Economic Uncertainty Comic Strips - Page 4
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Dilbert approaches the cave where the accounting department is located. He groans. Dilbert tells a troll, "I saved $500 in airfare by extending my business trip to Saturday." Dilbert asks, "Why won't you reimburse me for the Saturday hotel costs?" The troll replies, "Saturday was not a business-related activity." Dilbert says, "Hmm . . . Let me see if I understand this . . ." Dilbert continues, "It's NOT business-related to make sensible economic choices . . ." Dilbert continues, "But it IS business-related to waste money like an ugly, brain-dead troll . . ." Dilbert arrives at home with his arm in a sling and wearing disheveled clothes. He tells Dogbert, "Then he beat me up and took my lunch money." Dogbert asks, "Are you saying I can get free lunch money by beating you up?"
The Boss, Alice and Dilbert sit at a conference table. The Boss says, "You employees are the key to our economic success." The Boss explains, "Anytime we need a little stock-price boost, we just fire another batch of you. It's like printing money!" The Boss holds up a chart and says, "In fact, 'incompetence' has become our most profitable product." Alice says, "Wow. It beat out 'lying to customers.'"
Dilbert, Wally and Alice sit at a conference table. Dilbert says, "It looks like we'll release our new product on time, despite its many defects." Dilbert continues, "We've minimized the economic impact of the defects via an advanced business process called 'hoping nobody notices.'" Dilbert continues, "And we've doubled our projected income by modifying our assumptions!" Wally adds, "A lot of this job is mental."
The Boss sits at his desk and says, "Dilbert, I've decided to downsize you." The Boss continues, "It's nothing personal, just an economic necessity." Dilbert tugs nervously at his necktie. The Boss says, "I calculated how much your salary was dragging down the value of my stock options." The Boss continues, "Without you, I can afford to go to the movies one additional time per year." The Boss continues, "And let's face it: recreation is important when one has a stressful job." Dilbert waves his arms and says sarcastically, "Hey, why don't you downsize Wally instead. You'll save enough in office supplies to buy popcorn too. Sheesh!" The Boss thinks, "Mmm . . ." Wally asks Dilbert, "How'd it go?" Dilbert says, "You know that team-building exercise we did last week? It didn't take."
Wally and Dilbert sit at a conference table with a vendor. Wally says, "You must do our bidding, Vendor. We control your economic future." Dilbert says, "Of course, our buying decision will be based solely on quantifiable performance measurements." Dilbert stands at the end of the table holding a hoop. The salesperson is on his hands and knees on the table. Dilbert says, "Your competitor completed the 'Vendor Challenge Course' in 37 seconds." Wally adds, "And he gave us VERY nice t-shirts."
Dogbert sits at the Boss's desk. Dilbert and Alice stand in front of him. Dilbert says, "The rumors are destroying our productivity. We can't work with all this uncertainty." Dogbert answers, "I plan to buy proven technology and hire contract employees. You'll be gophers for the contractors until you resign in disgust and humiliation." Dilbert and Alice look scared. Dilbert asks, "Is there any way to get back to uncertainty?" Dogbert answers, "I'll see what I can do."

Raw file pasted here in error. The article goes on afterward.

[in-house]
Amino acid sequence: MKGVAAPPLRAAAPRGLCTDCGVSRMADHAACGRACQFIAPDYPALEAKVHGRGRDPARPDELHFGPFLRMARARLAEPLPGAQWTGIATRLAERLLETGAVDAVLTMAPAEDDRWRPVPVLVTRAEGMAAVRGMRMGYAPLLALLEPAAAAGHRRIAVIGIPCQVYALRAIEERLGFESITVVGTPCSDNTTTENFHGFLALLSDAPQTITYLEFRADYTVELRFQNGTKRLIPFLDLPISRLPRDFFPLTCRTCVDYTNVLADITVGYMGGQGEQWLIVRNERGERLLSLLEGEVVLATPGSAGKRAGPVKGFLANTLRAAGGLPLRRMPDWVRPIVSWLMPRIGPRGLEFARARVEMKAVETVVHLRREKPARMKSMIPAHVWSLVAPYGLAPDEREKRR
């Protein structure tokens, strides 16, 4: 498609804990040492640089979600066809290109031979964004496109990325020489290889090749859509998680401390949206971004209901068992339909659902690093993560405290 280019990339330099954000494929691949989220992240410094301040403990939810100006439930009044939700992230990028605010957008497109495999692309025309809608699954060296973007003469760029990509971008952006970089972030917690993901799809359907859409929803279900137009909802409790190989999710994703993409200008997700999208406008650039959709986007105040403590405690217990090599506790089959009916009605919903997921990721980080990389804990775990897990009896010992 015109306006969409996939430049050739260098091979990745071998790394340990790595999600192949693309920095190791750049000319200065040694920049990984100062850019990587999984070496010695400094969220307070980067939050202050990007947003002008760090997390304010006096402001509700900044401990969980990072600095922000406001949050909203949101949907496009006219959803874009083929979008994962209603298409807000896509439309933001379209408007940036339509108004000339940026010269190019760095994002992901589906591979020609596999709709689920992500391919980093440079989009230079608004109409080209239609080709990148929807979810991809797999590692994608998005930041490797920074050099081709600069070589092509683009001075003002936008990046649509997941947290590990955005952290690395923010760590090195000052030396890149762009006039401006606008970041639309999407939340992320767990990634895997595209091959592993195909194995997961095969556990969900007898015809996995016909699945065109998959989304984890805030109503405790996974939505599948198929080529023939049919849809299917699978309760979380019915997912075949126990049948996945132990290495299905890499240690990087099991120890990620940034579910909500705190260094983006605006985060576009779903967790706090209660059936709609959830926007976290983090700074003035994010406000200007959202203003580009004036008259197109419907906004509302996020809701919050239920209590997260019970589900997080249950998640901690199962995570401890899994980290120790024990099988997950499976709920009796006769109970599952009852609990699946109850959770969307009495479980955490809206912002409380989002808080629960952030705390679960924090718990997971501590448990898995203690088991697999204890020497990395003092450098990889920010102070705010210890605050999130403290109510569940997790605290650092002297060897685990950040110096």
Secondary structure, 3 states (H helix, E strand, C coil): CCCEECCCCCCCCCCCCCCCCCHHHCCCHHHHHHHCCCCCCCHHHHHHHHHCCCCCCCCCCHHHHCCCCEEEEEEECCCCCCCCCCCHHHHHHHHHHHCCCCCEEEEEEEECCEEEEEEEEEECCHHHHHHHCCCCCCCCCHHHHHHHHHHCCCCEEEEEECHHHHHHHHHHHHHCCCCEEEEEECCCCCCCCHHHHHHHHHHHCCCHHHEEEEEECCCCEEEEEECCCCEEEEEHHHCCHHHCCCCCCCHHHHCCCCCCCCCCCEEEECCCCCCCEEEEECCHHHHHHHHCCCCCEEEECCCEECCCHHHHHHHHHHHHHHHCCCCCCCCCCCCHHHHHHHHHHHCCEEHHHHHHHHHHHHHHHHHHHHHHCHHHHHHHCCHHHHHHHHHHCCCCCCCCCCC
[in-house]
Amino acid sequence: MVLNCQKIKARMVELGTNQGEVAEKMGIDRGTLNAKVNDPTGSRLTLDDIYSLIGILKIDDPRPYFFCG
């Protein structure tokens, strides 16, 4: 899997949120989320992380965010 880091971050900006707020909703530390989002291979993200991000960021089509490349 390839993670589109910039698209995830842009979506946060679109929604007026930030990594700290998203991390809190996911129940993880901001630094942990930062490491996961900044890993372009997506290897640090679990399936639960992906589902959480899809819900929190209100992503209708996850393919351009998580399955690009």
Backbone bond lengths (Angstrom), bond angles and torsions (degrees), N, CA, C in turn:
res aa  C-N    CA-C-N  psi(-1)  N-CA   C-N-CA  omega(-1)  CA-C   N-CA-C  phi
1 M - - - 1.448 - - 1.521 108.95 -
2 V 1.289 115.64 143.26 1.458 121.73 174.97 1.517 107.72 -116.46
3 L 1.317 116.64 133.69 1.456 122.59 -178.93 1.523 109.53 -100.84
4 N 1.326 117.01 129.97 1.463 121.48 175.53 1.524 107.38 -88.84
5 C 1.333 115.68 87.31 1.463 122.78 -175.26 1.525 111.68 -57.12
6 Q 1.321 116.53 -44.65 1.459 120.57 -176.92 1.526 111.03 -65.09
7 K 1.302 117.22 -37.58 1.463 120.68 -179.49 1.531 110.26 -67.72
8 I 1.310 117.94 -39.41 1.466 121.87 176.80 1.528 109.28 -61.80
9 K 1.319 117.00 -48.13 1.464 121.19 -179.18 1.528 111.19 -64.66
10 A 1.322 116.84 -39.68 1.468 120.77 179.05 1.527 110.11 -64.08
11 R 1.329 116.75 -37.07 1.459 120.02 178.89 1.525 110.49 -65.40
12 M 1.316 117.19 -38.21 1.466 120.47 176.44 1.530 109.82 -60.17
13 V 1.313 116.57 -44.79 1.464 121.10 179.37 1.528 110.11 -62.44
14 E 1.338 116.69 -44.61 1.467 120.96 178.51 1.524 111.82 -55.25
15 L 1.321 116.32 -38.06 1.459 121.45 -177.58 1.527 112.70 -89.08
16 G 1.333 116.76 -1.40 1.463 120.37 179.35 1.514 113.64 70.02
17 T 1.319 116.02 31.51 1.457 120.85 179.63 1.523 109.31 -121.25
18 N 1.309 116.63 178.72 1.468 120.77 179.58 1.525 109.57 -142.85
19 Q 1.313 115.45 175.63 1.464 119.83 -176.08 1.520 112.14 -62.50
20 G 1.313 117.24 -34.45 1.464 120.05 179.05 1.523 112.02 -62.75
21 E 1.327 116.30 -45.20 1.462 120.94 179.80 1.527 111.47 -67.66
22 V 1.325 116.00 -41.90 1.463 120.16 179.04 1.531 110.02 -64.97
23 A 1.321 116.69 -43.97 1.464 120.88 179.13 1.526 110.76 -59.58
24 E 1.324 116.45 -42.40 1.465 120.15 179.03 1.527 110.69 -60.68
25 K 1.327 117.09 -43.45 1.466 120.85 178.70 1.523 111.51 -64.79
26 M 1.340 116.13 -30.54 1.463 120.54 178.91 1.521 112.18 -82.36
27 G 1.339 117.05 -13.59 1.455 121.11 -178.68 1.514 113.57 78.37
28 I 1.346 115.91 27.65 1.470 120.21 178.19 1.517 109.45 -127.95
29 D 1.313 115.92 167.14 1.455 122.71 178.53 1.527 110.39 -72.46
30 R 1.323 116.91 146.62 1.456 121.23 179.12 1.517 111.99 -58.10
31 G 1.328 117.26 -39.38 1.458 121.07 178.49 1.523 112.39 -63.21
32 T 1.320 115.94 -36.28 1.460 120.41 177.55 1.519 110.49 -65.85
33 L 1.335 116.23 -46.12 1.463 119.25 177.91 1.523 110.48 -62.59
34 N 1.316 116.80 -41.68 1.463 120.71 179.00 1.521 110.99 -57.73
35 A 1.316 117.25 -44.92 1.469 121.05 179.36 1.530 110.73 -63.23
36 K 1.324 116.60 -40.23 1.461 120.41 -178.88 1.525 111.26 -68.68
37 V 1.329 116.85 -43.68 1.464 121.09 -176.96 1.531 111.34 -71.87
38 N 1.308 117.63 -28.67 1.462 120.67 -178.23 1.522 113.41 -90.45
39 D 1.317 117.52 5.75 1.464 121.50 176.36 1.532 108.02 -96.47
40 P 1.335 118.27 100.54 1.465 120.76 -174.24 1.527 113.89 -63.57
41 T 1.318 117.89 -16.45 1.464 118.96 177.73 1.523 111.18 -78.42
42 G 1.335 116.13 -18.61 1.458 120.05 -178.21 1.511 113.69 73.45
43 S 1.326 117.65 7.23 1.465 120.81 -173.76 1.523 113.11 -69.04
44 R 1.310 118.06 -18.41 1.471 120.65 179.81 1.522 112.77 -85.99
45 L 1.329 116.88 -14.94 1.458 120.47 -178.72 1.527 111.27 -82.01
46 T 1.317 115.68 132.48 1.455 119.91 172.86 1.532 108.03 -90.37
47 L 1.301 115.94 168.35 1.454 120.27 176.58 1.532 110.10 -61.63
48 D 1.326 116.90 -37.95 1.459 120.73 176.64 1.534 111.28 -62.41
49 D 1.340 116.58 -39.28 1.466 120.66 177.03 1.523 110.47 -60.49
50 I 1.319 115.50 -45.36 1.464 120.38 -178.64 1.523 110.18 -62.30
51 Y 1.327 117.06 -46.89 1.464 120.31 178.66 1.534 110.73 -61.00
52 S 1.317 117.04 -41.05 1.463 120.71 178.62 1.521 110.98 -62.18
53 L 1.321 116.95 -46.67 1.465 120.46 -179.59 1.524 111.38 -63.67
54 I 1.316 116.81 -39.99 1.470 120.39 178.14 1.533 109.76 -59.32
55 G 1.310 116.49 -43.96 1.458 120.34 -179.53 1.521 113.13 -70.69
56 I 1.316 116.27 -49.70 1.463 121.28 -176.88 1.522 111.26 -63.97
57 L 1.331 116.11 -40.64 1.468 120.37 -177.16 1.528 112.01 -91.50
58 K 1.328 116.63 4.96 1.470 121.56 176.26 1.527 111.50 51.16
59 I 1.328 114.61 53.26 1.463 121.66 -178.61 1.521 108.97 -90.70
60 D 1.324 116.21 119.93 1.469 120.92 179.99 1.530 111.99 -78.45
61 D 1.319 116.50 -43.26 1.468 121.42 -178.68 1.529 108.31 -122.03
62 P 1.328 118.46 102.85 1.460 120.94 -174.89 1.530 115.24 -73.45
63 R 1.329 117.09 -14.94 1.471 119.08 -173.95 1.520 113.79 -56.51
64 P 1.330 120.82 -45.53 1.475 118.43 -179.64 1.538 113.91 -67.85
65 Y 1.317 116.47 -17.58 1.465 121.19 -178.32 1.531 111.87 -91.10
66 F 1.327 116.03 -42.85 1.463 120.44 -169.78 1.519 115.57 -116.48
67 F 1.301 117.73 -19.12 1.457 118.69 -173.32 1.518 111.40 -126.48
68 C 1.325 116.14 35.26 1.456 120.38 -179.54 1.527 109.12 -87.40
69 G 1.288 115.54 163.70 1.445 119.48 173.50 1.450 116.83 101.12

The Boss: "The company has announced there will be no raises or promotions this year." "Now, there's a mathematical certainty that no matter how hard you work, inflation will make you poorer." Dilbert: "I hated the old way, with all the uncertainty." The Boss: "I'm not just a manager, I'm a leader!"
Dilbert sits on an examining table wearing only his underwear. He asks, "Is it the flu?" The doctor looks at a chart and says, "Hmm . . ." The doctor says, "I had the computer run an economic report on the market value of your organs." The doctor continues, "I could make thousands of dollars by selling your parts for transplants." The doctor continues, "Of course, this is all moot unless you die in my office while under my care." The doctor says, "But if I let you die from the flu then my malpractice insurance will go up again." The doctor continues, "But if you live I can continue to bill you for unnecessary tests." The doctor continues, "There's a slight economic advantage to keeping you alive . . . If you leave three pints of blood and do me a little favor." Back at home, Dilbert lies face down on the bed. He tells Dogbert, "Then I had to wax his Jeep with my clothes." Dogbert replies, "Apparently he didn't know what kind of fabrics you wear."
Dogbert stands on a desk chair working on the computer. Dilbert says, "Now that you've united the electronic mail users of the world, what are you going to do?" Dogbert replies, "I'll poll them about their needs, then use their collective political and economic power to get them whatever the majority wants." Dilbert asks, "Couldn't you easily rig the vote to support your own selfish ambitions?" Dogbert says, "I love the democratic system."
Dilbert, who is carrying a suitcase, says to Dogbert, "The President of Elbonia asked me to negotiate an end to their civil war." Dogbert asks, "Why you?" Dilbert replies, "No doubt he was impressed by my diplomacy when I was an economic advisor . . . I just wish I didn't have to fly on Elbonia Airlines." In Elbonia, two Elbonians looks at a diagram of a cannon firing at a target. One man says, ". . . At his weight, we calculate that Elbonia Airlines will fling him right on the rebel leader."